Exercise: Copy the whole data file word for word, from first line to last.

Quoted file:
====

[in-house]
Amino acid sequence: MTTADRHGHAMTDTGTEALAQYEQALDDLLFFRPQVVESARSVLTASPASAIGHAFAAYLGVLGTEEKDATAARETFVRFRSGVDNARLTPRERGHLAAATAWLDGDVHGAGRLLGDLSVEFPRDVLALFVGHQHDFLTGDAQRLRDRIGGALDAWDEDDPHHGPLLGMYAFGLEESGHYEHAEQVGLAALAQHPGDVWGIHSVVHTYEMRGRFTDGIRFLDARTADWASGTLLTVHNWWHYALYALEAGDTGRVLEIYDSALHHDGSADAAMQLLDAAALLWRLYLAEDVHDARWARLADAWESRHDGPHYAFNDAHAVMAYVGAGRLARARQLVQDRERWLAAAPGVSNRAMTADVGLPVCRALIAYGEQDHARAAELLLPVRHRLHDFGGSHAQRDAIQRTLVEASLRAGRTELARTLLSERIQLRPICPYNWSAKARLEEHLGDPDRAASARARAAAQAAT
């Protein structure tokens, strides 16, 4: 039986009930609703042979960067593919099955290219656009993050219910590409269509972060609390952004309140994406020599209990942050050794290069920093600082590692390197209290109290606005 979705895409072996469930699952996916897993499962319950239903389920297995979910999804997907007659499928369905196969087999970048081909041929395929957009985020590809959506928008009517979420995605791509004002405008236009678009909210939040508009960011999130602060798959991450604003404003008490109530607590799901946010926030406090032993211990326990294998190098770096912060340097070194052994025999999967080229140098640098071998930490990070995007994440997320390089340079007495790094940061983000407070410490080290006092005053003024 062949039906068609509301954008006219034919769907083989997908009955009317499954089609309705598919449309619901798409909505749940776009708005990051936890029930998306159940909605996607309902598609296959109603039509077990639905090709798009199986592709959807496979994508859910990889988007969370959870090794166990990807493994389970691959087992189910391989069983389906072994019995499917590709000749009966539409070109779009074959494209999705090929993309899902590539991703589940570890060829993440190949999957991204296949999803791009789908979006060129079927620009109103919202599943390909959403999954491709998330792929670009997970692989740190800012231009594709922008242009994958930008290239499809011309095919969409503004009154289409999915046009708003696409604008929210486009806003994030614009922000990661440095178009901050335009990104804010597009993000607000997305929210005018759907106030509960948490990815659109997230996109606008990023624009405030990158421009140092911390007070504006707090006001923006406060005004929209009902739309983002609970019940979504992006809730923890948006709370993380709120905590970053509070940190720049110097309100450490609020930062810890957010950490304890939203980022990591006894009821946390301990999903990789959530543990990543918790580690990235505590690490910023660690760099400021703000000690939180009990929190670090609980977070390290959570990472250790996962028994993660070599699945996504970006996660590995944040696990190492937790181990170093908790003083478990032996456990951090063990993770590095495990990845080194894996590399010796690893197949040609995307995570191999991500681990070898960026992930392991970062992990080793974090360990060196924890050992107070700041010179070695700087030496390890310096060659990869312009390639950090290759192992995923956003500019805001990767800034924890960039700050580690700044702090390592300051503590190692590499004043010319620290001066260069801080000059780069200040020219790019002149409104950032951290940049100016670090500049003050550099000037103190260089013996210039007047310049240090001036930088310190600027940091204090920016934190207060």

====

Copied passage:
[in-house]
Amino acid sequence: MTTADRHGHAMTDTGTEALAQYEQALDDLLFFRPQVVESARSVLTASPASAIGHAFAAYLGVLGTEEKDATAARETFVRFRSGVDNARLTPRERGHLAAATAWLDGDVHGAGRLLGDLSVEFPRDVLALFVGHQHDFLTGDAQRLRDRIGGALDAWDEDDPHHGPLLGMYAFGLEESGHYEHAEQVGLAALAQHPGDVWGIHSVVHTYEMRGRFTDGIRFLDARTADWASGTLLTVHNWWHYALYALEAGDTGRVLEIYDSALHHDGSADAAMQLLDAAALLWRLYLAEDVHDARWARLADAWESRHDGPHYAFNDAHAVMAYVGAGRLARARQLVQDRERWLAAAPGVSNRAMTADVGLPVCRALIAYGEQDHARAAELLLPVRHRLHDFGGSHAQRDAIQRTLVEASLRAGRTELARTLLSERIQLRPICPYNWSAKARLEEHLGDPDRAASARARAAAQAAT
């Protein structure tokens, strides 16, 4: 039986009930609703042979960067593919099955290219656009993050219910590409269509972060609390952004309140994406020599209990942050050794290069920093600082590692390197209290109290606005 979705895409072996469930699952996916897993499962319950239903389920297995979910999804997907007659499928369905196969087999970048081909041929395929957009985020590809959506928008009517979420995605791509004002405008236009678009909210939040508009960011999130602060798959991450604003404003008490109530607590799901946010926030406090032993211990326990294998190098770096912060340097070194052994025999999967080229140098640098071998930490990070995007994440997320390089340079007495790094940061983000407070410490080290006092005053003024 062949039906068609509301954008006219034919769907083989997908009955009317499954089609309705598919449309619901798409909505749940776009708005990051936890029930998306159940909605996607309902598609296959109603039509077990639905090709798009199986592709959807496979994508859910990889988007969370959870090794166990990807493994389970691959087992189910391989069983389906072994019995499917590709000749009966539409070109779009074959494209999705090929993309899902590539991703589940570890060829993440190949999957991204296949999803791009789908979006060129079927620009109103919202599943390909959403999954491709998330792929670009997970692989740190800012231009594709922008242009994958930008290239499809011309095919969409503004009154289409999915046009708003696409604008929210486009806003994030614009922000990661440095178009901050335009990104804010597009993000607000997305929210005018759907106030509960948490990815659109997230996109606008990023624009405030990158421009140092911390007070504006707090006001923006406060005004929209009902739309983002609970019940979504992006809730923890948006709370993380709120905590970053509070940190720049110097309100450490609020930062810890957010950490304890939203980022990591006894009821946390301990999903990789959530543990990543918790580690990235505590690490910023660690760099400021703000000690939180009990929190670090609980977070390290959570990472250790996962028994993660070599699945996504970006996660590995944040696990190492937790181990170093908790003083478990032996456990951090063990993770590095495990990845080194894996590399010796690893197949040609995307995570191999991500681990070898960026992930392991970062992990080793974090360990060196924890050992107070700041010179070695700087030496390890310096060659990869312009390639950090290759192992995923956003500019805001990767800034924890960039700050580690700044702090390592300051503590190692590499004043010319620290001066260069801080000059780069200040020219790019002149409104950032951290940049100016670090500049003050550099000037103190260089013996210039007047310049240090001036930088310190600027940091204090920016934190207060």